Something hasn’t sat well with me since my last ride (a couple days ago– I’ve been traveling):
That is the use of force.
We were working on an exercise that required me to tap-tap-tap gently with the whip in a rhythm. My horse when through the exercise fine, but it revealed something unsettling about my own skill level. Namely, I wasn’t skilled enough to lighten the use of the whip while still using it rhythmically.
I couldn’t go touch-touch-touch with it or even tap-touch-touch or tap-touch-tap. It was like I was stuck in one gear when I needed to have a variable speed. I need to be able to vary the use of aid support/force even while using it in a cadence and be able to lighten it, not just add to it.
Most riders and trainers, I suspect, would not be bothered by this.
A trainer friend recently ventured to say that probably 95% of the dressage trainers out there cross the line of abuse with horses. 95%!! Dressage can hardly be art if abuse is that prevalent.
While most of the trainers I know genuinely are compassionate people who love horses and dressage, the unfortunate fact is that the door to abuse opens when welfare tradeoffs are made. This isn’t to point fingers at anyone (I was a professional once; I know how hard it can be), but to point out that there is a lot of gray area in training ethics.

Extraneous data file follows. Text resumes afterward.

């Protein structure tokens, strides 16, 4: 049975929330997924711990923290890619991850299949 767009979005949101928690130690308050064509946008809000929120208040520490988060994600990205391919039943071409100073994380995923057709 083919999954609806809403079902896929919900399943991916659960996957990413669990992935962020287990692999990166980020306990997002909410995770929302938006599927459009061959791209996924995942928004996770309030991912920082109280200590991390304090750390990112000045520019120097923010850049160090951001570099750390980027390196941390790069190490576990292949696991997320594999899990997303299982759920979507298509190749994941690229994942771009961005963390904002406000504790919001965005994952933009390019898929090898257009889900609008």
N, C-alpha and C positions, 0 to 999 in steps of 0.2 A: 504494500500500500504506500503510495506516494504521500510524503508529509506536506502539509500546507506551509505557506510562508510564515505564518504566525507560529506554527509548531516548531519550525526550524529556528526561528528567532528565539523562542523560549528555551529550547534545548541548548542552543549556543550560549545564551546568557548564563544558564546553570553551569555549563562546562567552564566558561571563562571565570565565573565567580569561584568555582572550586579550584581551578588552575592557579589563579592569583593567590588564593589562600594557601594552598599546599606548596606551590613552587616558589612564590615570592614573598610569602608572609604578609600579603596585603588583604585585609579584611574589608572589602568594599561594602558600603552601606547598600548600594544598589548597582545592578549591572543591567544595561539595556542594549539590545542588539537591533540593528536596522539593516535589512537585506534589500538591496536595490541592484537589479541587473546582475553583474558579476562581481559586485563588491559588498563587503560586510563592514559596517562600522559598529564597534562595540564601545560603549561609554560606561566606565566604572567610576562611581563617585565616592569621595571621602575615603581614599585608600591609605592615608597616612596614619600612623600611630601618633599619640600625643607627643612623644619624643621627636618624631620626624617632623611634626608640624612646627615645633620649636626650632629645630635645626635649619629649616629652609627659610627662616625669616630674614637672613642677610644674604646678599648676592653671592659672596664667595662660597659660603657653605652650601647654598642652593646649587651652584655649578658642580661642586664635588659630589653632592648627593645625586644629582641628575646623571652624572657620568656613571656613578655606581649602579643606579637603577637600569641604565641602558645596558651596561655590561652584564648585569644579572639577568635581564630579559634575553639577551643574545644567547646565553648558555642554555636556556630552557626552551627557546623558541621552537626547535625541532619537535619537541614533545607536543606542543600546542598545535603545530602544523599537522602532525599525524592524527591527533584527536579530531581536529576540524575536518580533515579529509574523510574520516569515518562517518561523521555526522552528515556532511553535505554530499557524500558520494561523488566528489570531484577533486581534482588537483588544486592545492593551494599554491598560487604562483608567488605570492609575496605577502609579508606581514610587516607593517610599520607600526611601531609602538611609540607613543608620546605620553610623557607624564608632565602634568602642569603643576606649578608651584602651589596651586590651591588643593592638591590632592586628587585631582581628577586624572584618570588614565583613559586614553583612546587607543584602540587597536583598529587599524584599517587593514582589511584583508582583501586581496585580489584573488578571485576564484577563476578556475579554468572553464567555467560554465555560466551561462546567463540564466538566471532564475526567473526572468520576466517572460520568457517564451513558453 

As the late Egon von Neindorff said, “Where skill ends, abuse begins.”
It is that subtle. It is as subtle as getting stuck tap-tap-tapping in a rhythm while doing a training exercise. It’s as subtle as pushing a horse for a little bit more than they are able to give to please an owner or try for a competition. It’s time for the horse world to start having open conversations about financial sustainability and the relationship between day-to-day training – even at backyard places—and money.
I don’t have easy answers for this one. Not with myself, not with the greater dressage community. I’m taking the step forward and a hard look at myself in the mirror and to start acknowledging the fine lines of where my skill ends.
I invite others to do the same.